• Repeat the procedure until the object is dislodged or medical help arrives.
  • If the child becomes unconscious, call an ambulance and start CPR.

Conscious baby (under 1 year)

  • Kneel down, and lay the baby facedown on your forearm or thighs, with the head lower than the trunk, and support the head with your hand. Don't cover the baby's mouth or twist the neck.
  • Give 5 hard back slaps between the shoulder blades.
  • Check if the object is clearly visible, then remove with a hooked finger. Don't do blind finger sweeps. (It is safe to put a finger into a baby's mouth but in adults and children, reflex action may cause them to bite.)
  • If the object cannot be removed, lay the baby face upwards along your forearm or lap, with the head lower than the trunk. Place two fingers on the breastbone just below the nipple line and give 5 downward chest thrusts to a depth of 2.5 cm.
  • Check the mouth again and remove the object if visible.
  • Repeat the sequence of back slaps and chest thrusts. If unsuccessful, call an ambulance and start CPR.

Note: Do not perform abdominal thrusts on a baby.

Unconscious choking victim (all ages)

  • Call an ambulance immediately.
  • Assess the ABCs and start CPR. Each time before you start mouth-to-mouth breathing, check whether the object is visible in the mouth. Do not perform blind sweeps. Chest compressions might dislodge the object.
  • Continue with CPR until the victim is breathing on his or her own or until the ambulance arrives.

If the above measures are successful, the person must still be checked at hospital if:

    • Abdominal thrusts were performed as they can cause internal injuries.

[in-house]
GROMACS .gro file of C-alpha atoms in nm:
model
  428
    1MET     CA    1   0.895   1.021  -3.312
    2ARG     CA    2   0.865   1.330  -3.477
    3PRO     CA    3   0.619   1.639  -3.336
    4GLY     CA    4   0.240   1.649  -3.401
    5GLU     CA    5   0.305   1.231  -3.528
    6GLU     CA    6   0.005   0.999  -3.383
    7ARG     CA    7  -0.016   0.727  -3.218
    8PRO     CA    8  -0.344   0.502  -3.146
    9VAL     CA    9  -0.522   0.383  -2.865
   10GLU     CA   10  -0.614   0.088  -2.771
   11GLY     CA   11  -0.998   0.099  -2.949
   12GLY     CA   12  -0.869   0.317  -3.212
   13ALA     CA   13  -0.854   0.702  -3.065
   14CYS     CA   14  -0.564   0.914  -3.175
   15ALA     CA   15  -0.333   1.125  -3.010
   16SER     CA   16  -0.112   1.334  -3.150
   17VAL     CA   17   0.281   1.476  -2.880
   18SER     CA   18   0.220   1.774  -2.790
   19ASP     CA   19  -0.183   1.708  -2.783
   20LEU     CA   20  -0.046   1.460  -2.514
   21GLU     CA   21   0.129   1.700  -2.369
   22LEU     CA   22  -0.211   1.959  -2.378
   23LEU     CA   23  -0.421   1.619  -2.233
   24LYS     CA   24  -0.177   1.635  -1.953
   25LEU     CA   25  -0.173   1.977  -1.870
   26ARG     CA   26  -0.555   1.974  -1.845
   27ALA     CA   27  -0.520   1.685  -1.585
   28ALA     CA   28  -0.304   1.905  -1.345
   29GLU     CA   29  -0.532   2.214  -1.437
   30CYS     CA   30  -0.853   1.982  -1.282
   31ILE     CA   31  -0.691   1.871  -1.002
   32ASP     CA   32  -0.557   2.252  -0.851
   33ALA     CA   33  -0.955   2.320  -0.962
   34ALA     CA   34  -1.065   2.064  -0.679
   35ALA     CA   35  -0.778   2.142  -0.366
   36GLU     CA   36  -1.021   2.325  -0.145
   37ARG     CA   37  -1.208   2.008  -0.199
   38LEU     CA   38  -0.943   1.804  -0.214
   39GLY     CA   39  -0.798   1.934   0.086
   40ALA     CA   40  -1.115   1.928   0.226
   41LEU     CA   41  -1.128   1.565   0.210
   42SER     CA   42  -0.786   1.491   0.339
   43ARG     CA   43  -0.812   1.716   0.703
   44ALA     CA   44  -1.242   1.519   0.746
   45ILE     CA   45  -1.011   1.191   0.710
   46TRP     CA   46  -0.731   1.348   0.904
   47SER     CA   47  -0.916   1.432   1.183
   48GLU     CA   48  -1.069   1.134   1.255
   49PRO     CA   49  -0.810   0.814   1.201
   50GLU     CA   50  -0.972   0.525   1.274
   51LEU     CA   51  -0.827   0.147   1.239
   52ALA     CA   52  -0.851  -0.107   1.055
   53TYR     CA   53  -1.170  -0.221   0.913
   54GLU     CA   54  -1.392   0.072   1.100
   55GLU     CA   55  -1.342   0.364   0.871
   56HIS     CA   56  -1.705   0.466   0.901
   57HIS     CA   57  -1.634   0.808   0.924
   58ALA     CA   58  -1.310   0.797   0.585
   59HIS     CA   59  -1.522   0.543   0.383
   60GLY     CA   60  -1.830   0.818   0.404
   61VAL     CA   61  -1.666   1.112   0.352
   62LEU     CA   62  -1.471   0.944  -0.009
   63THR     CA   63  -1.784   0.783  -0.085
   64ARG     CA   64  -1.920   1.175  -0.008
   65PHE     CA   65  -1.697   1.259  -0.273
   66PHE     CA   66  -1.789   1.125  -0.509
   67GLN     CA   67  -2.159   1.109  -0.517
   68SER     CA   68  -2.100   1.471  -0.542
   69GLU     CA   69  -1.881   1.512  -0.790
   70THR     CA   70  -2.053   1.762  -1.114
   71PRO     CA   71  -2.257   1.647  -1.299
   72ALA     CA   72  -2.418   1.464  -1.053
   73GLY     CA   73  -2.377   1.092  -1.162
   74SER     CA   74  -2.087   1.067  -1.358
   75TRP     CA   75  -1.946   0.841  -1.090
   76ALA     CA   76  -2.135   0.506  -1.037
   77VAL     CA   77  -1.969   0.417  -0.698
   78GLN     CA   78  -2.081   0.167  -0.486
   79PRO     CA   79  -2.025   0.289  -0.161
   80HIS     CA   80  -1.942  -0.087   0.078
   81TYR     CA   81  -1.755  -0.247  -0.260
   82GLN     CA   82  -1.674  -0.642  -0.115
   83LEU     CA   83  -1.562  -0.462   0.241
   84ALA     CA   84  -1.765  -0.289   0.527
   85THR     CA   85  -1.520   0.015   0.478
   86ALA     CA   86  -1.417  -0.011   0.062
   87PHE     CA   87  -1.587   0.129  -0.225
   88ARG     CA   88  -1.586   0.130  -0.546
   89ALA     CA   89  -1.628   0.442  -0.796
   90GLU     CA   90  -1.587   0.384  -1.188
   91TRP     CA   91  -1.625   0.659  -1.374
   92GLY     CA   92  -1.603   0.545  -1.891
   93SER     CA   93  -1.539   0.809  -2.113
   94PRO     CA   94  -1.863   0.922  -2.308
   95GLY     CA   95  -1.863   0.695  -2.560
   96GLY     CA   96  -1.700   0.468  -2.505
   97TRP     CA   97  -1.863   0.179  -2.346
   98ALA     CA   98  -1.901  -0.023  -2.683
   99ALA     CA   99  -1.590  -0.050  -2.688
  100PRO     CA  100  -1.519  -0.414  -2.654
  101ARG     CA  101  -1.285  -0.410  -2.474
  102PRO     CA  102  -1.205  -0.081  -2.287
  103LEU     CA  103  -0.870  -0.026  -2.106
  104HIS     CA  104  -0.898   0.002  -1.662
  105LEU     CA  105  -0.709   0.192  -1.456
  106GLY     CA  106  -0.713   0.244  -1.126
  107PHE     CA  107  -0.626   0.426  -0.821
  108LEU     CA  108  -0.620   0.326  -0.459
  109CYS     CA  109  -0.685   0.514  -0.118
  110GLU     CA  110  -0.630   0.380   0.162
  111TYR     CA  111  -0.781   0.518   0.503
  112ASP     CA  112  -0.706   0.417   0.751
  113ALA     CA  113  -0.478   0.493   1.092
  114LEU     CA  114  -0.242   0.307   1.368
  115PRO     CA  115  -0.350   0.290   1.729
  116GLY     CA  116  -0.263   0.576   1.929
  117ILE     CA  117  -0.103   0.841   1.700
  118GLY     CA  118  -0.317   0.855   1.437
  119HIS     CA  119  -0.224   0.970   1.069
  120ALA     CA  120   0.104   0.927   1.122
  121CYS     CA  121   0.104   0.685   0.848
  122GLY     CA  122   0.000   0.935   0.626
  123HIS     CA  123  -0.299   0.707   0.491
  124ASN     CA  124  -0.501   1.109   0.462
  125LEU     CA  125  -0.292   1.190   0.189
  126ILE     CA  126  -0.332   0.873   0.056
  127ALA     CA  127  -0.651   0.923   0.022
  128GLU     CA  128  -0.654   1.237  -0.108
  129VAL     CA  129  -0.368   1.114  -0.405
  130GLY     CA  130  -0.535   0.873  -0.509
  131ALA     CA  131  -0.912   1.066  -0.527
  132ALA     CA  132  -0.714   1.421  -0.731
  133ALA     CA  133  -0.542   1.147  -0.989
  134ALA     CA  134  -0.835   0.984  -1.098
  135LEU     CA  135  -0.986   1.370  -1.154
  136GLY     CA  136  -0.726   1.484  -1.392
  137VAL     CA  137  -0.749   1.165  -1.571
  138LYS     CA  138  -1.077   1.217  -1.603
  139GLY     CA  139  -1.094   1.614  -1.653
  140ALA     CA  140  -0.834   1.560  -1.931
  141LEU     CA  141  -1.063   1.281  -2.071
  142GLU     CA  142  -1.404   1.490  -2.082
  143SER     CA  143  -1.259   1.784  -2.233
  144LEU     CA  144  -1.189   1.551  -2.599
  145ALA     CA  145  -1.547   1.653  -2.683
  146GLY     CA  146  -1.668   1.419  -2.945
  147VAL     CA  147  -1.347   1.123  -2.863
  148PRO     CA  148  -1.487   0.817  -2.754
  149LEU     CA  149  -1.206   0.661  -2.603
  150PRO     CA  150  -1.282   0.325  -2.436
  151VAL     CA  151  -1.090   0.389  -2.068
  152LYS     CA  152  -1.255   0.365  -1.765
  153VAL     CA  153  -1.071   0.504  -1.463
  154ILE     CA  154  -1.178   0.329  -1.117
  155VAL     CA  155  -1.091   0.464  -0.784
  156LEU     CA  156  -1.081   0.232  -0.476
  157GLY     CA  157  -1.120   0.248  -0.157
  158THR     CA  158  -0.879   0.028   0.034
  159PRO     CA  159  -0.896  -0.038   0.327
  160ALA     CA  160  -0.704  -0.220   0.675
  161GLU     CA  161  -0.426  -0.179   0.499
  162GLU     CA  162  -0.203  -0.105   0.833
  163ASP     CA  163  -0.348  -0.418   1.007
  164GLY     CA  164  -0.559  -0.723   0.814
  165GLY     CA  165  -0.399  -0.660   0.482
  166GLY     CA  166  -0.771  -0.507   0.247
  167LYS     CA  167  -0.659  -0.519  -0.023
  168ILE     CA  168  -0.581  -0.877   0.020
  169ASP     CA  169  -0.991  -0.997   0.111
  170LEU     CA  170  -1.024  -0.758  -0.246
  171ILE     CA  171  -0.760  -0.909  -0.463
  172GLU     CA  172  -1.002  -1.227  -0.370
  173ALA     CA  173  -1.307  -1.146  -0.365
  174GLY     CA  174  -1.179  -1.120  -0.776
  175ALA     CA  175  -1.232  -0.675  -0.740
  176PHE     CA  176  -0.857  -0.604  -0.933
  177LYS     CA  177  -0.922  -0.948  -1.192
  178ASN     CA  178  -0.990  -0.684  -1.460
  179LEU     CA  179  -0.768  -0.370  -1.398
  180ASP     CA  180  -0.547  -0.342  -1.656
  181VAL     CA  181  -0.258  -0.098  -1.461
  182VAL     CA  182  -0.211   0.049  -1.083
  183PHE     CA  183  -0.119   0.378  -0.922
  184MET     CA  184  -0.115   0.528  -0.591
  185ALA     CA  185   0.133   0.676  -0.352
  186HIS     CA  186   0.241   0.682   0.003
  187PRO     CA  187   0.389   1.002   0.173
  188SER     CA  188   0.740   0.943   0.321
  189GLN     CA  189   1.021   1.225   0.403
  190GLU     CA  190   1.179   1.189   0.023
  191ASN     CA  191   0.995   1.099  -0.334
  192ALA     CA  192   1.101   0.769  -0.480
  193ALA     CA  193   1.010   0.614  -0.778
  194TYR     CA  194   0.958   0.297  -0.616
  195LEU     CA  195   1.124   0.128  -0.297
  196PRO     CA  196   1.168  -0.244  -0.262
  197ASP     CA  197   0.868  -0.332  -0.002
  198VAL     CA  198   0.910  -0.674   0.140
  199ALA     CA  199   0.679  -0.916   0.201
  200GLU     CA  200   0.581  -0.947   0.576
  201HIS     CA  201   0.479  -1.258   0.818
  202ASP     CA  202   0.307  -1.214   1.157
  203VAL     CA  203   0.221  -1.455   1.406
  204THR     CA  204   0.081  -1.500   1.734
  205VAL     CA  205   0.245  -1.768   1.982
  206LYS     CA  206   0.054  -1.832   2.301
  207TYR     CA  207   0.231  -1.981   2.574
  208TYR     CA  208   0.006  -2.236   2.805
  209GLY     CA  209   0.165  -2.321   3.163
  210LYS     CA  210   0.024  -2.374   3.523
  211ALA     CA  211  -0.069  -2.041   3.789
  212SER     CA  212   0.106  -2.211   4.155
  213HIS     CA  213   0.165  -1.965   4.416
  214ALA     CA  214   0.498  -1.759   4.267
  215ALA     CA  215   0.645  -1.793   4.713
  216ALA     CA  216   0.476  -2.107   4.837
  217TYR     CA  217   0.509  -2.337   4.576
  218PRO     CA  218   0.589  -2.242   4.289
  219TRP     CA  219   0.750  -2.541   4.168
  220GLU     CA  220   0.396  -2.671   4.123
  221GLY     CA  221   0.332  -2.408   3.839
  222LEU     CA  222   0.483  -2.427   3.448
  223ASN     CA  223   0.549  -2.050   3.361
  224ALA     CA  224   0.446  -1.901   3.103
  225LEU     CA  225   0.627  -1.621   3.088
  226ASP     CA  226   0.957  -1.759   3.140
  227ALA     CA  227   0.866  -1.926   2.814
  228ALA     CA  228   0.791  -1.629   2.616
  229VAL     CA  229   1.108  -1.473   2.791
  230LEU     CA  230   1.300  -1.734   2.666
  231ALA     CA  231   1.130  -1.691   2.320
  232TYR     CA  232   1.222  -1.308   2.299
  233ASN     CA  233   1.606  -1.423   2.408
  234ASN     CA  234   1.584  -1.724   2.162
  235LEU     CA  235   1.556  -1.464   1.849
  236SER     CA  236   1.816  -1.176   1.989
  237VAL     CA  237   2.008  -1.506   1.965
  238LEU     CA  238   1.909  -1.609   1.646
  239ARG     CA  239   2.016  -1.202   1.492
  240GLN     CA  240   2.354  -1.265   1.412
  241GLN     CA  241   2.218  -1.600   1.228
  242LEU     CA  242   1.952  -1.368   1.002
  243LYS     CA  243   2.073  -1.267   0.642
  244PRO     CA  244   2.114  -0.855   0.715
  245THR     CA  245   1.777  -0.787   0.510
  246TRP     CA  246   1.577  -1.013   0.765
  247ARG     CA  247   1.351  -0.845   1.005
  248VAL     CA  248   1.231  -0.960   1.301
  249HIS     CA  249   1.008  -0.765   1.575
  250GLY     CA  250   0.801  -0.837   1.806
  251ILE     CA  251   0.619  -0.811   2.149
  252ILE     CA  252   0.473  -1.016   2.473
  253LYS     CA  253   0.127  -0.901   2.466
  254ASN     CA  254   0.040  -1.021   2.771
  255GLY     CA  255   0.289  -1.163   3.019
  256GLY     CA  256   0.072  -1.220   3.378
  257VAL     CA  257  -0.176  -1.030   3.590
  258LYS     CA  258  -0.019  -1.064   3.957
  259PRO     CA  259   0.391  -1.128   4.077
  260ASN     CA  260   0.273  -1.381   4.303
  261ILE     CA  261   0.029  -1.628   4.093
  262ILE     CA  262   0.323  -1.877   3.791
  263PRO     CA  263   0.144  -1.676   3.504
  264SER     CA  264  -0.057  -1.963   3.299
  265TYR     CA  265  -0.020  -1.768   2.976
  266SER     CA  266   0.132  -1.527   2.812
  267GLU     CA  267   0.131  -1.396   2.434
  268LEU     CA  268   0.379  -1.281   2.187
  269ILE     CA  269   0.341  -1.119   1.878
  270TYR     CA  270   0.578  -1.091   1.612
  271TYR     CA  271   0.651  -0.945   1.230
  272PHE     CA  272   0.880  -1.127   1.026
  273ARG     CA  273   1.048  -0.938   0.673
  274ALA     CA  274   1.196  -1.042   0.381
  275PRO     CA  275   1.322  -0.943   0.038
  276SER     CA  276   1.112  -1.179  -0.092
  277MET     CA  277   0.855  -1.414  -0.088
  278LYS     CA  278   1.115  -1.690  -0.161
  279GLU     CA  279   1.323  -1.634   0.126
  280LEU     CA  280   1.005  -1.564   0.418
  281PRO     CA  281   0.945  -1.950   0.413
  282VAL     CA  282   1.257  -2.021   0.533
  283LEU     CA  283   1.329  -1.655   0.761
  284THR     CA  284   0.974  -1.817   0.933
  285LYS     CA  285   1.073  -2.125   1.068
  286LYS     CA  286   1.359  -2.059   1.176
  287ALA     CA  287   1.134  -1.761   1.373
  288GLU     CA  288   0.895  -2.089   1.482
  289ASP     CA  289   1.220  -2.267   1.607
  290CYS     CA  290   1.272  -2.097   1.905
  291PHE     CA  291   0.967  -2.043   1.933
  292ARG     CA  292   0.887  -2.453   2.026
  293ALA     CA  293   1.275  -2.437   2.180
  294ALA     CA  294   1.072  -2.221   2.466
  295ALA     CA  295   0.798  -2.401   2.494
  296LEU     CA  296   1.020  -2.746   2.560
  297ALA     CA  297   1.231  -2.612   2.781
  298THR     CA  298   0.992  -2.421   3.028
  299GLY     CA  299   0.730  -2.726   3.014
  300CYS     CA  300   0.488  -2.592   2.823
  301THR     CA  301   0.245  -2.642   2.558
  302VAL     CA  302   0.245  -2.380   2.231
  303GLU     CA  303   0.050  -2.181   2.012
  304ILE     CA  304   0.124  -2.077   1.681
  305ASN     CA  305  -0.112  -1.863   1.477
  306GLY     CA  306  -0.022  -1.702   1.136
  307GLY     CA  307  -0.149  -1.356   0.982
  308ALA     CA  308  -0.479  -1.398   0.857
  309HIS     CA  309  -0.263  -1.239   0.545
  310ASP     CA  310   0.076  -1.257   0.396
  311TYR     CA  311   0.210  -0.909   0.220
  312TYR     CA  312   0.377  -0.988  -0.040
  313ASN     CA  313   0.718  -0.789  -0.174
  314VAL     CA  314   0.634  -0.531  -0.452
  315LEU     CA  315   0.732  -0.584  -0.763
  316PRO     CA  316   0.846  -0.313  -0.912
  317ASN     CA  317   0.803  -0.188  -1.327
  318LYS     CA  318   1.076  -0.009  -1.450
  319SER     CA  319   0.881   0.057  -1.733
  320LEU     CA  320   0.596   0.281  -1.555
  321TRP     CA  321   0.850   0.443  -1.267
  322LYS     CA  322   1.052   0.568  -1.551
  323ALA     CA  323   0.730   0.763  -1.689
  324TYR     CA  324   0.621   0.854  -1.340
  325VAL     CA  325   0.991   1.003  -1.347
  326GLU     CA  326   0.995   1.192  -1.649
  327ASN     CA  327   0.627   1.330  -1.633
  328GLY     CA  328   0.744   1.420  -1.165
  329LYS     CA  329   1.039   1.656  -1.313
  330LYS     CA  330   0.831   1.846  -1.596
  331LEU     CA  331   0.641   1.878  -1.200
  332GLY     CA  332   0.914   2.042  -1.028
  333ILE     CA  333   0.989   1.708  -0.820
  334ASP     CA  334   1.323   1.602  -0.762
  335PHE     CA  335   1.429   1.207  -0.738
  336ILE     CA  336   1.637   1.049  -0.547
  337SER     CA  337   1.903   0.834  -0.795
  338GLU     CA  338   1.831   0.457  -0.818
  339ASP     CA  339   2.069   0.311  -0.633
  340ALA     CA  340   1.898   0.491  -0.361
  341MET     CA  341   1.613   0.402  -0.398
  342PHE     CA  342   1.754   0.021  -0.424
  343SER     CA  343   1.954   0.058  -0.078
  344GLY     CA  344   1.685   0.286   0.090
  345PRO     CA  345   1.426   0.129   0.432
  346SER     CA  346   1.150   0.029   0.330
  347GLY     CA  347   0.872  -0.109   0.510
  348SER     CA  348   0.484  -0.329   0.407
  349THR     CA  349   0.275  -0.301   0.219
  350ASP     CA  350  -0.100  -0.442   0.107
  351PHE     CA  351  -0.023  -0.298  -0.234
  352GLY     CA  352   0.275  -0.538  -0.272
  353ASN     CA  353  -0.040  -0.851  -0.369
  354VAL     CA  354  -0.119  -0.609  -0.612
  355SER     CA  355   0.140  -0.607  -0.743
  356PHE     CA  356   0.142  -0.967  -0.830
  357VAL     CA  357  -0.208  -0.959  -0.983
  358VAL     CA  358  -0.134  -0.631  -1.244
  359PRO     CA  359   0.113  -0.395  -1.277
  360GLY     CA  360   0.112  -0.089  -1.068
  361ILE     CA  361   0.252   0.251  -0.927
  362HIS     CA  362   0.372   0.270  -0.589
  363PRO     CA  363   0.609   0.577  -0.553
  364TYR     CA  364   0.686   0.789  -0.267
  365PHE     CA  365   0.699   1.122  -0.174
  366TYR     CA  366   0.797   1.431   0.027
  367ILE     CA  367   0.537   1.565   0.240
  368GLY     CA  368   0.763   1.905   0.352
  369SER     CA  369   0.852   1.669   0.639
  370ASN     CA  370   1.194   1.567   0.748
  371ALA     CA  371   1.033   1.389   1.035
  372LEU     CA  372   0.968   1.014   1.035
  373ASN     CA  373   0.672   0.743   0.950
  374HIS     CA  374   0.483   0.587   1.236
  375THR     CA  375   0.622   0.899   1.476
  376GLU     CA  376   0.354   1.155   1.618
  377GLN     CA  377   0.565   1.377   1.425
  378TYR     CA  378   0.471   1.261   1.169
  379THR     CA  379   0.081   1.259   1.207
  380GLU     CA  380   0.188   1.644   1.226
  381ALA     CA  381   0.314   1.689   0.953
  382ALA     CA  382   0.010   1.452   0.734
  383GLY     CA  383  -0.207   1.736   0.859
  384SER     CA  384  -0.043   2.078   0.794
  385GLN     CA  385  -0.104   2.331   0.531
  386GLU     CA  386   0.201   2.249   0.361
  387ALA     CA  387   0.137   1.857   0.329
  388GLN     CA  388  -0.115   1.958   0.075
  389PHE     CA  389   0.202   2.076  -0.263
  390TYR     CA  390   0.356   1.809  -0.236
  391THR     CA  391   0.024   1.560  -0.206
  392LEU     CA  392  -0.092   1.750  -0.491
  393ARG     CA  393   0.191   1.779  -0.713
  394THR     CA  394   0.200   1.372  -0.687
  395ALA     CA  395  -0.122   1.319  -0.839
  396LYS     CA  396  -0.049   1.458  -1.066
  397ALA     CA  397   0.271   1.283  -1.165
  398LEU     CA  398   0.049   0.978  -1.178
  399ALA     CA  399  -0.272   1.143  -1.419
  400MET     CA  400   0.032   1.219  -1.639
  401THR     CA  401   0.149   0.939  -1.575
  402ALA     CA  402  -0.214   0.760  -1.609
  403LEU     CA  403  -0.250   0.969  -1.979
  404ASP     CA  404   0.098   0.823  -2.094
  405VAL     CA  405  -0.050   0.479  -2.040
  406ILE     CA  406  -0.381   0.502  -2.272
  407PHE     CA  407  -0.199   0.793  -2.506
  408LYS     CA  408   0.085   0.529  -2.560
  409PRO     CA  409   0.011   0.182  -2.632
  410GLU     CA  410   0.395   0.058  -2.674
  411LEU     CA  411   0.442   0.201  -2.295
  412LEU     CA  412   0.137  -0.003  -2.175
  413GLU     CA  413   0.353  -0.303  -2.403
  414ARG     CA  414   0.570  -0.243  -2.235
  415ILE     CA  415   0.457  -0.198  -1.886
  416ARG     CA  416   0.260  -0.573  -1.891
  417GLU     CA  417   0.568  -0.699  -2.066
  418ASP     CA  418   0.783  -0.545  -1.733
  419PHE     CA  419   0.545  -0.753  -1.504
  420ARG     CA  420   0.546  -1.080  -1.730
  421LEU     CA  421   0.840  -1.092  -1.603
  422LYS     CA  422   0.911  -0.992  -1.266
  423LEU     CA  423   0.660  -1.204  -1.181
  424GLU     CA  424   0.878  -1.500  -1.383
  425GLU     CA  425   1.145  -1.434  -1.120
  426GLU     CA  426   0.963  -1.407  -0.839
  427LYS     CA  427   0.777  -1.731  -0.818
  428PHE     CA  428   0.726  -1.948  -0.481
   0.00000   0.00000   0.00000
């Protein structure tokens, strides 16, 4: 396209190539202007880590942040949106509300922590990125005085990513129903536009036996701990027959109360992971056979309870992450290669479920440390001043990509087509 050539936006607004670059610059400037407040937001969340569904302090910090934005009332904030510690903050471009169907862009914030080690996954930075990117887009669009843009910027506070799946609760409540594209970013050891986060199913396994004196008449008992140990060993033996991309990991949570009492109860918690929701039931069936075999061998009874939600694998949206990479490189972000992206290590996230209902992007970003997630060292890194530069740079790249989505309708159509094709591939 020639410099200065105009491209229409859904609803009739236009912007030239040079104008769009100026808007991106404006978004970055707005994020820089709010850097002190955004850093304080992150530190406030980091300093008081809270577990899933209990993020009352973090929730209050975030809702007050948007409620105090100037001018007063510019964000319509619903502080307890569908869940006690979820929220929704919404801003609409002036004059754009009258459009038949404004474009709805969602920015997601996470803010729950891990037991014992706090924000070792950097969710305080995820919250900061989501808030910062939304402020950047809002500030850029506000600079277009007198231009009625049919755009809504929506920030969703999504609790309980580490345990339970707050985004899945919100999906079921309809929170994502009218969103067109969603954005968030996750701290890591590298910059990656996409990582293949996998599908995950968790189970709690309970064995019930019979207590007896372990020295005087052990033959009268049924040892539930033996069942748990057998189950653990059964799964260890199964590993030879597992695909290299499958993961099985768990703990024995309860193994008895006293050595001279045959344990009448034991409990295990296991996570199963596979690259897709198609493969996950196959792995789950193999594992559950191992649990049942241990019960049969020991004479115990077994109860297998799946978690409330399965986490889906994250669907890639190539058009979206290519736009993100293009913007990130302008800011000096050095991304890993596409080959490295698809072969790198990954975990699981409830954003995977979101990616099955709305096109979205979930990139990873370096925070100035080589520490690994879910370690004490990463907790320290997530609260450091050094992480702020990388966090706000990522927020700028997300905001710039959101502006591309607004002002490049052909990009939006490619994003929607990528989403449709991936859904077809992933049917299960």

• Swelling of the airway from an infection, injury or allergic reaction caused choking.

Pregnant or obese persons

  • Stand behind the person and place your arms under the person's armpits around the chest.
  • Place the thumb side of your fist in the centre of the chest.
  • Grab your fist with your other hand and give five inward thrusts.
  • Give 5 back slaps.
  • Repeat the procedure until object becomes dislodged.

Prevention

  • Don't talk while eating. Drink alcohol in moderation (alcohol impairs co-ordination of the muscles used for swallowing).
  • Chew food properly, and be especially careful if you wear dentures.
  • Supervise young children while eating. Insist that children eat sitting quietly, preferably at the table. They should never run, play or lie down with food in their mouths.
  • Don't give a small child food that can break off into hard pieces.
  • Don't give popcorn, nuts, hot dogs, chunks of meat and cheese, whole grapes, hard, gooey or sticky sweets, chunks of peanut butter, corn chips, raw vegetables, raisins or chewing gum, until age 4.
  • Check toys for small detachable parts. Follow age recommendations on toy packages.
  • Cut foods for infants and young children into pieces under 2cm. Teach them to chew well.
  • Before a child begins to crawl, go down on his level and look for dangerous items. Balloons and coins pose a big choking risk. Check under furniture and between cushions for small items.
  • Beware of older children's actions. Many choking accidents occur when older siblings give dangerous foods, toys or small objects to a younger child.

Last updated: July 2009